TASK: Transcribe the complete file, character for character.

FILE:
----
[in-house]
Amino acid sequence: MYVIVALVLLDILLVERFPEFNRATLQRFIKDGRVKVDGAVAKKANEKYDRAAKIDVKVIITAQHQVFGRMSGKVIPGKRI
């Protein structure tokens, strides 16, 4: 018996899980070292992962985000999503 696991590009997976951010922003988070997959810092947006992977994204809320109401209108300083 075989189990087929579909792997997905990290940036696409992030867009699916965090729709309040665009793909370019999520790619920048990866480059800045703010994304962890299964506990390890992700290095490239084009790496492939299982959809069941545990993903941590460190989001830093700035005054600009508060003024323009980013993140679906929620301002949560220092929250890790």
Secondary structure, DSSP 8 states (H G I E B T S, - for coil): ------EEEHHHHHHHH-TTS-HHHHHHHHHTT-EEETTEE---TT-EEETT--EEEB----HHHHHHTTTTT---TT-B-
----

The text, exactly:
[in-house]
Amino acid sequence: MYVIVALVLLDILLVERFPEFNRATLQRFIKDGRVKVDGAVAKKANEKYDRAAKIDVKVIITAQHQVFGRMSGKVIPGKRI
């Protein structure tokens, strides 16, 4: 018996899980070292992962985000999503 696991590009997976951010922003988070997959810092947006992977994204809320109401209108300083 075989189990087929579909792997997905990290940036696409992030867009699916965090729709309040665009793909370019999520790619920048990866480059800045703010994304962890299964506990390890992700290095490239084009790496492939299982959809069941545990993903941590460190989001830093700035005054600009508060003024323009980013993140679906929620301002949560220092929250890790």
Secondary structure, DSSP 8 states (H G I E B T S, - for coil): ------EEEHHHHHHHH-TTS-HHHHHHHHHTT-EEETTEE---TT-EEETT--EEEB----HHHHHHTTTTT---TT-B-